Audi also offers the new MHEV technology with the conventional 12-volt electrical system. In this configuration, it interacts with the 2.0 TFSI engine. The functional principle is the same as with 48 volts, although the coasting phases, recuperation output and the CO2 savings are somewhat smaller.
Broad base: 48-volt vehicle electrical system
In a different layout – without MHEV – the 48-volt constant voltage system already entered volume production in 2016 as the Audi SQ7 TDI. In this vehicle, the alternator still operates on a 12-volt basis, and a DC converter couples the 48-volt electrical subsystem. It in turn supplies the electric-powered compressor (EPC) for the V8 diesel as well as the electromechanical active roll stabilization (eARS).
The EPC supports the two turbochargers of the 4.0 TDI engine with up to 7 kW of power whenever they cannot draw enough energy from the exhaust stream. The power is immediately available when the driver accelerates – the experience is particularly impressive when starting off. The eARS is another innovation from Audi. Its centerpiece is an electric motor that uncouples the two halves of the stabilizer when driving straight ahead. The result is excellent ride comfort. During sporty driving along bends, the electric motor turns the tubes towards one another, for greater tautness in handling.
Audi is now taking great strides in introducing the 48-volt and MHEV technologies into volume production. In a few years, other Audi model series will also be receiving the new mild hybridization scope. The new architectures allow the realization of even greater power and torque, and innovative features will enable greater fuel savings. In the medium term, the brand plans to convert ancillary units like pumps and compressors to 48 volts, they will then be able to be more precisely controlled according to requirements, as well as them having a lighter and more compact construction. The same applies to large static convenience consumers such as window heating or sound systems. Small consumers such as control units or lights will remain in the 12-volt system well into the future, however.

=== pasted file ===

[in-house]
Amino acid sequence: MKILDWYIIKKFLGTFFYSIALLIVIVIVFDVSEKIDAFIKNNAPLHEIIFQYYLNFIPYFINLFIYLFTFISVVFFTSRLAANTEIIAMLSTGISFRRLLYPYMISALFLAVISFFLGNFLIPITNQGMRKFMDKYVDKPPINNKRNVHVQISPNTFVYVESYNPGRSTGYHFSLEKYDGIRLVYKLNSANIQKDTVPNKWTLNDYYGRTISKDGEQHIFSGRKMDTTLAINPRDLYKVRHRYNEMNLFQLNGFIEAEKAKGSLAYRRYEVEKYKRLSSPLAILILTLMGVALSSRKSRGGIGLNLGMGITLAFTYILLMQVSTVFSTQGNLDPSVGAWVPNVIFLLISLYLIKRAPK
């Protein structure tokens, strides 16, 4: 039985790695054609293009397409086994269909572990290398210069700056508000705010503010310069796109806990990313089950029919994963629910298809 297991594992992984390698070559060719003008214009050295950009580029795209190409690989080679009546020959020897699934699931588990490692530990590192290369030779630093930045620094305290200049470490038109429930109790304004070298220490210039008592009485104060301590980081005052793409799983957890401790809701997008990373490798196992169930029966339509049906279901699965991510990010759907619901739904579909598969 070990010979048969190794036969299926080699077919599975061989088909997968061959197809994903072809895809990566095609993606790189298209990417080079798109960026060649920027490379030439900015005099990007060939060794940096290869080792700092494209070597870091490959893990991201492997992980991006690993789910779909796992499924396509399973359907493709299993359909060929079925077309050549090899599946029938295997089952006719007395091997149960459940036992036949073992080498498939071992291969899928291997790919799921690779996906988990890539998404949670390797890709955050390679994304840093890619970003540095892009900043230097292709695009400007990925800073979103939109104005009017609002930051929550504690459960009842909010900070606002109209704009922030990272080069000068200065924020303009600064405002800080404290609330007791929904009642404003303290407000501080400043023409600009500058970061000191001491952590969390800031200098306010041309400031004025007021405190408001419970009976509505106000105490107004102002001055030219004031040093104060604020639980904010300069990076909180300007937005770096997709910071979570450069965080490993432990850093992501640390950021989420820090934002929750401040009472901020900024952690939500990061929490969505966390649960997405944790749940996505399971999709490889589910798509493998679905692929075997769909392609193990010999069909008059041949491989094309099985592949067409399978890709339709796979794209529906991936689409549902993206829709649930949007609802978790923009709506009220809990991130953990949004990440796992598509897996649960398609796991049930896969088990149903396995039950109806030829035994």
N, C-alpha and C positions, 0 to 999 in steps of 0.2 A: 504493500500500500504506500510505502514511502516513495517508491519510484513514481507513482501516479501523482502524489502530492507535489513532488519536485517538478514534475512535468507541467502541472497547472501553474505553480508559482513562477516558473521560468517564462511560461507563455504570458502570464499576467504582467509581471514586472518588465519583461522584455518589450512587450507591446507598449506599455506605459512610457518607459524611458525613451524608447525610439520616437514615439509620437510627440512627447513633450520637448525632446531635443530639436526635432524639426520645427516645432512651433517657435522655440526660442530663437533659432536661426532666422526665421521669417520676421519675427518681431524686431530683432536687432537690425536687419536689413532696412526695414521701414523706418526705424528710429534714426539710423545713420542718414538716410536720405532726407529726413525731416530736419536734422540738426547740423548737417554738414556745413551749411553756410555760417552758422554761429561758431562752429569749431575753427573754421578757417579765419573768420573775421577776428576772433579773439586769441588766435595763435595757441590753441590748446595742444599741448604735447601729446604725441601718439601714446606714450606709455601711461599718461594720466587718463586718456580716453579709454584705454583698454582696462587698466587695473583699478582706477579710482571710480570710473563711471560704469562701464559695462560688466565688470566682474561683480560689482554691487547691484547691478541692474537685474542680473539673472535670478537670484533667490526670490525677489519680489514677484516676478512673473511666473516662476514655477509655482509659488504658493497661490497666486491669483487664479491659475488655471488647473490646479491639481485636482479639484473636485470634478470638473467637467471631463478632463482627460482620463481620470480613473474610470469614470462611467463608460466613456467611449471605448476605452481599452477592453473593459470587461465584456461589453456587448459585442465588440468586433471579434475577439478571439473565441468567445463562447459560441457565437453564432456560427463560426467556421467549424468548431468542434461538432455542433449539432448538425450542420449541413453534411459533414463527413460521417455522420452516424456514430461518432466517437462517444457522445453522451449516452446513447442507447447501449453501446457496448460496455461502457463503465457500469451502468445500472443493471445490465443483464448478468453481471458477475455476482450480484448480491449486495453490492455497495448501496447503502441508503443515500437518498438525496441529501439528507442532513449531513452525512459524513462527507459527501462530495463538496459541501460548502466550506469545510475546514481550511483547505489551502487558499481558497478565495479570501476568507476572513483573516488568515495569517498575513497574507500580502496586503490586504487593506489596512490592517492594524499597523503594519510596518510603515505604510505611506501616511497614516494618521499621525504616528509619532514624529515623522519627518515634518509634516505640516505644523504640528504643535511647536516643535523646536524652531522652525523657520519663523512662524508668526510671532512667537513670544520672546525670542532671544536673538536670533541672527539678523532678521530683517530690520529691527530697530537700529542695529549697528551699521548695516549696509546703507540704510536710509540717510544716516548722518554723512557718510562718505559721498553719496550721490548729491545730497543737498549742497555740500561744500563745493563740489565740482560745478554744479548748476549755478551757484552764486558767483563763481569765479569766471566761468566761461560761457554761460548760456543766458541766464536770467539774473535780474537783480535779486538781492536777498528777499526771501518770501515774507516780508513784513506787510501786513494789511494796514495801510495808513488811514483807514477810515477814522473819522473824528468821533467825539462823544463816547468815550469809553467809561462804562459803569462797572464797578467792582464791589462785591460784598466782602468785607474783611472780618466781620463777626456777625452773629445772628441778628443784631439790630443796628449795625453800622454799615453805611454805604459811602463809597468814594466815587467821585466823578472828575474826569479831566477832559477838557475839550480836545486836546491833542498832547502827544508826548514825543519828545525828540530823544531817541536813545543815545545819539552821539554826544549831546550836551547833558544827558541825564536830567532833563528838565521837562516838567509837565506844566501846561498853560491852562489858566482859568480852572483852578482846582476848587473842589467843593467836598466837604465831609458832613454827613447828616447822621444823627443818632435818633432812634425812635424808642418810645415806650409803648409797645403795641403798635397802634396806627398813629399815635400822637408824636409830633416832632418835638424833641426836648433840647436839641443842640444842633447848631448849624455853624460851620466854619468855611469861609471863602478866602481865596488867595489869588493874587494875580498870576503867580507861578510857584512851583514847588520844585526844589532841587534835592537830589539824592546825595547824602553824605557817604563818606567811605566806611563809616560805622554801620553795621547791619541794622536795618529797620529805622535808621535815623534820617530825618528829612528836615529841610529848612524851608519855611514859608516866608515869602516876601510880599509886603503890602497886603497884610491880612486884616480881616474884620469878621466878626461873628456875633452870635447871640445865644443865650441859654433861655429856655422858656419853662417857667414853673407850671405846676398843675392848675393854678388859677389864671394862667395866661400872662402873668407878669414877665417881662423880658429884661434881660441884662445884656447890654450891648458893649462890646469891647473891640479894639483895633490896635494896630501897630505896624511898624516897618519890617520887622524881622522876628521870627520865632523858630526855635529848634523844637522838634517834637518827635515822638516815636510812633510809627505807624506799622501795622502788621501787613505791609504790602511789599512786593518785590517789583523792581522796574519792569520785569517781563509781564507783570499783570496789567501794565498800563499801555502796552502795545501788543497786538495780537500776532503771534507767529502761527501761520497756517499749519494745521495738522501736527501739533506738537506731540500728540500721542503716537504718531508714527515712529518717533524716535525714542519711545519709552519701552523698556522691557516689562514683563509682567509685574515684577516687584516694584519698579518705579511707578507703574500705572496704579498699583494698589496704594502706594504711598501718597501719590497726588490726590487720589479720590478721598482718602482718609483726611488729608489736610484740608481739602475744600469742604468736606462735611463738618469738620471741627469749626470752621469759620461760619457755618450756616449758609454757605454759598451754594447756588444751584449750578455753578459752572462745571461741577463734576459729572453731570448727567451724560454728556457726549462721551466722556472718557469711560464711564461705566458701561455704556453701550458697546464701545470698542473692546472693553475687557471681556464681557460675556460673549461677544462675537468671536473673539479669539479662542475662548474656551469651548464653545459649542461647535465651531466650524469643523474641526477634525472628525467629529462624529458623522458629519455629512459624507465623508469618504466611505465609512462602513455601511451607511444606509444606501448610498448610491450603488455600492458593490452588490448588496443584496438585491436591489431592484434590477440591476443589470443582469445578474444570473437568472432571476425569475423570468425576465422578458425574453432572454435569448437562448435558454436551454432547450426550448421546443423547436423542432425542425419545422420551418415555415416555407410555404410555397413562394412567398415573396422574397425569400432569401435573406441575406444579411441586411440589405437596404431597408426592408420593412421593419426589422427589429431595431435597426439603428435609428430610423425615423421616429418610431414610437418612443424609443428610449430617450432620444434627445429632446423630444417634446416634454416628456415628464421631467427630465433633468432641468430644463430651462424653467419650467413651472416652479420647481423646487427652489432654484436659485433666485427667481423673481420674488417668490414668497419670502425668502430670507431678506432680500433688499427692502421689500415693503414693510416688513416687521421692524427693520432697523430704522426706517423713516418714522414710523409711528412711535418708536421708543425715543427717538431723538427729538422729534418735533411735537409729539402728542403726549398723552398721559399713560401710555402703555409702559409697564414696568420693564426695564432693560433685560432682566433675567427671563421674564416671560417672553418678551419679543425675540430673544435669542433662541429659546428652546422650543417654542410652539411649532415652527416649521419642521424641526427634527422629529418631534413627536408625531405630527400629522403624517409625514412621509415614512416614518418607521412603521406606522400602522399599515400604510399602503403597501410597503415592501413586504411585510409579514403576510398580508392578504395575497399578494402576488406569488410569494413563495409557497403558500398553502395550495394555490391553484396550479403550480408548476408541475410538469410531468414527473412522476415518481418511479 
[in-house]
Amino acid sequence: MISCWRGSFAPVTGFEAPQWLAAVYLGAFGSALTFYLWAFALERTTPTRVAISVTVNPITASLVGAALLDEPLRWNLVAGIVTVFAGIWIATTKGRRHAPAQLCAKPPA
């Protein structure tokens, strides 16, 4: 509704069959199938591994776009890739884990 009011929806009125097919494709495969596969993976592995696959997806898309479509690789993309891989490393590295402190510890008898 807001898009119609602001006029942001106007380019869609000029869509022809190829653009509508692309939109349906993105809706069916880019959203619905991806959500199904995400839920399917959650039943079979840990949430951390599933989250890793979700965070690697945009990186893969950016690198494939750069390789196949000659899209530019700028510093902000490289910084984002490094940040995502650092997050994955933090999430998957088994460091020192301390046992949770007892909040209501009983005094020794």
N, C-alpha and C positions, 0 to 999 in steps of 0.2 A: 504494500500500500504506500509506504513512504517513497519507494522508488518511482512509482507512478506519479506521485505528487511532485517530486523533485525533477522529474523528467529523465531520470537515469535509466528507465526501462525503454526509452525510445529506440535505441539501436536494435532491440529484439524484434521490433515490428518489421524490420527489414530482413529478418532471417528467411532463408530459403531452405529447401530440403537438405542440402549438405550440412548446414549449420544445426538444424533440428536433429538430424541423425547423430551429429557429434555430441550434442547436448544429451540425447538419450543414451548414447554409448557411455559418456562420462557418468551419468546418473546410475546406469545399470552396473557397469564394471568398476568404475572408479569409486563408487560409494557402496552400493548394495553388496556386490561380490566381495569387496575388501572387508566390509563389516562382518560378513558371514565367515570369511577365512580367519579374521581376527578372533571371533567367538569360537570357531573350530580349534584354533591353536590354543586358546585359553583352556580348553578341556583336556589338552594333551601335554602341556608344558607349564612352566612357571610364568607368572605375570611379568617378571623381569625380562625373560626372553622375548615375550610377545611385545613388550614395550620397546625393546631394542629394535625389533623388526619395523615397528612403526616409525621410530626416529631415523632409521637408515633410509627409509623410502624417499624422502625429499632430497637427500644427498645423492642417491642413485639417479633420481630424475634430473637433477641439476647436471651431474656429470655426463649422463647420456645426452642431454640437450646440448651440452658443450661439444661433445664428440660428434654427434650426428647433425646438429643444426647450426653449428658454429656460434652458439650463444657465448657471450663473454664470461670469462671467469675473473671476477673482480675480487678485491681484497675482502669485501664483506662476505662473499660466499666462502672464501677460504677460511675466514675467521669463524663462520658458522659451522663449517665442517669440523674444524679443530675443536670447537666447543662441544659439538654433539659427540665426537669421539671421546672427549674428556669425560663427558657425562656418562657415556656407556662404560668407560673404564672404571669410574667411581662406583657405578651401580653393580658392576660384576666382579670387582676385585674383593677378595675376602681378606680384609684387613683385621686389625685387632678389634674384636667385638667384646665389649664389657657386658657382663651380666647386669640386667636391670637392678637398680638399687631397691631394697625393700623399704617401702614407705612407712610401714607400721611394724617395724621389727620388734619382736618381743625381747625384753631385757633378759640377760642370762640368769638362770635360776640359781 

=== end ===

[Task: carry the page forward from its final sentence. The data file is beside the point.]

Electrical coasting, powerful boosting: Audi Q8 sport concept
The brand has demonstrated the great potential of MHEV systems with its Audi Q8 sport concept car, which made its debut at the 2017 Geneva Motor Show. Located between the crankshaft and transmission, the starter alternator outputs 20 kW and 170 Nm (125.4 lb-ft). During deceleration, the powerful MHEV system can recover a high measure of energy and feed it back into the lithium-ion battery. At low speeds, it can drive the sports SUV by itself. Boosting by the internal combustion engine, a 3.0 TFSI, affords a total of up to 700 Nm (516.3 lb-ft).
The 48-volt system of the Audi Q8 sport concept features an electric-powered compressor (EPC) in addition to the integrated starter alternator. It closes the turbo lag and allows for a large and powerful mono twin scroll turbo. With a system output of 350 kW (476 hp), the showcar accelerates from zero to 100 km/h (62.1 mph) in 4.7 seconds, and presses ahead to a top speed of 275 km/h (170.9 mph). The MHEV system lowers fuel consumption of the concept car by approximately one liter per 100 kilometers.
Further information on official fuel consumption figures and the official specific CO2 emissions of new passenger cars can be found in the “Guide on the fuel economy, CO2 emissions and power consumption of all new passenger car models,” which is available free of charge at all sales dealerships and from DAT Deutsche Automobil Treuhand GmbH, Hellmuth-Hirth-Str. 1, 73760 Ostfildern-Scharnhausen, Germany (www.dat.de).
* Figures depend on the tire/wheel sets used and the engine/transmission variant
The equipment, data and prices specified in this document refer to the model range offered in Germany. Subject to change without notice; errors and omissions excepted.